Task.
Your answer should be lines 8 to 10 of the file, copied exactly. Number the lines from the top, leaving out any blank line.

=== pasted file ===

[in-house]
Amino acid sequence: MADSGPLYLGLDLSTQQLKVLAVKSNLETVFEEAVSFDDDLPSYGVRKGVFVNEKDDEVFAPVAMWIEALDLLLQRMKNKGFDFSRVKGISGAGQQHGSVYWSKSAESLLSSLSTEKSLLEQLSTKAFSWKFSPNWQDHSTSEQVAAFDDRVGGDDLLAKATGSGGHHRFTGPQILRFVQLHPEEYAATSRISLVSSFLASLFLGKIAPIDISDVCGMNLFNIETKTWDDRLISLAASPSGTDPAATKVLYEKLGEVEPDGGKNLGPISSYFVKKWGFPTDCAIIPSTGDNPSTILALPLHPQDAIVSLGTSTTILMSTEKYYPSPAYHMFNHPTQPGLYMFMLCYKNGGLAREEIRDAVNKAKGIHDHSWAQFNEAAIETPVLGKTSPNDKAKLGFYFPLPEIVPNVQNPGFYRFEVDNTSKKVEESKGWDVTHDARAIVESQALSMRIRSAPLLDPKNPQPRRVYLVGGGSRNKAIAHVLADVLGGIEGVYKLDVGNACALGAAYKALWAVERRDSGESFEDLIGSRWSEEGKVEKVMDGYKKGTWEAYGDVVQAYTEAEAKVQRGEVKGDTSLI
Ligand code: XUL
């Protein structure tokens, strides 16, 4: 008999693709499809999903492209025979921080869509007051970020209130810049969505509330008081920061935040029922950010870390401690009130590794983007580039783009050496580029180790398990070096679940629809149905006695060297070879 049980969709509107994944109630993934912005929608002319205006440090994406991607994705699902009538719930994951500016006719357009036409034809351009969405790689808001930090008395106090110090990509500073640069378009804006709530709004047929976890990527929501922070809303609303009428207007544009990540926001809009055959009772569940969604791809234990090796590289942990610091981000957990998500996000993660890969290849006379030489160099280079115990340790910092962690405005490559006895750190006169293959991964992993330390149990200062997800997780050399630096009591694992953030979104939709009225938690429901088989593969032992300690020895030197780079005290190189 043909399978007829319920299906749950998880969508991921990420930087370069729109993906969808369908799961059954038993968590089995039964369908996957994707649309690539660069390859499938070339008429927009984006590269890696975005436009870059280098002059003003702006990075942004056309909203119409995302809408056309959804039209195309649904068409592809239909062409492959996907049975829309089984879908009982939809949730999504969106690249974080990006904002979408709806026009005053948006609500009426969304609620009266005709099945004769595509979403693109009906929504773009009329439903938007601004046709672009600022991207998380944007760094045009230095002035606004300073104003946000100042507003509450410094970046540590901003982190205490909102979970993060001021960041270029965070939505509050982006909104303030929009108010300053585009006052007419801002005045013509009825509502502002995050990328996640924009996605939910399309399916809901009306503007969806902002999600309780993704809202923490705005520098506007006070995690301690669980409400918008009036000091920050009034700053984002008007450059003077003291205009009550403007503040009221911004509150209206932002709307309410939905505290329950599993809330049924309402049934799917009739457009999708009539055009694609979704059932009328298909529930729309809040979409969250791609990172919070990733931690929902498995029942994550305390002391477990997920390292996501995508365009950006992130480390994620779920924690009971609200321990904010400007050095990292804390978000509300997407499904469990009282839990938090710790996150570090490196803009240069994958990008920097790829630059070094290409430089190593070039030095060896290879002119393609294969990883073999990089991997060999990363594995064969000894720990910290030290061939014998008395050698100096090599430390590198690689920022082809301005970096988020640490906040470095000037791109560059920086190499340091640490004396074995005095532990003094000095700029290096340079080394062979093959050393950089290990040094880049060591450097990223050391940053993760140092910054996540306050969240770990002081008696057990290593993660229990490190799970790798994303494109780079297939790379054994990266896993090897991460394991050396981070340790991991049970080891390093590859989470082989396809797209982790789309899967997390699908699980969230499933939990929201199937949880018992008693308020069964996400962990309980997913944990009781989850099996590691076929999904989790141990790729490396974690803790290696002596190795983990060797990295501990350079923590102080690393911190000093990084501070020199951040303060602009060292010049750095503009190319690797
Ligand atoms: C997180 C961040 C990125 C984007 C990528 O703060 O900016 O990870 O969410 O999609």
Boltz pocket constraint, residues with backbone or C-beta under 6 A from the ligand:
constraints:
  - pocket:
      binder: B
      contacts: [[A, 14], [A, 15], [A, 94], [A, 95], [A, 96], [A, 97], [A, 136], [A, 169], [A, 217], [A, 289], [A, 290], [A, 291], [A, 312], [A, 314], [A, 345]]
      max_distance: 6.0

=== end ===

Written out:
  - pocket:
      binder: B
      contacts: [[A, 14], [A, 15], [A, 94], [A, 95], [A, 96], [A, 97], [A, 136], [A, 169], [A, 217], [A, 289], [A, 290], [A, 291], [A, 312], [A, 314], [A, 345]]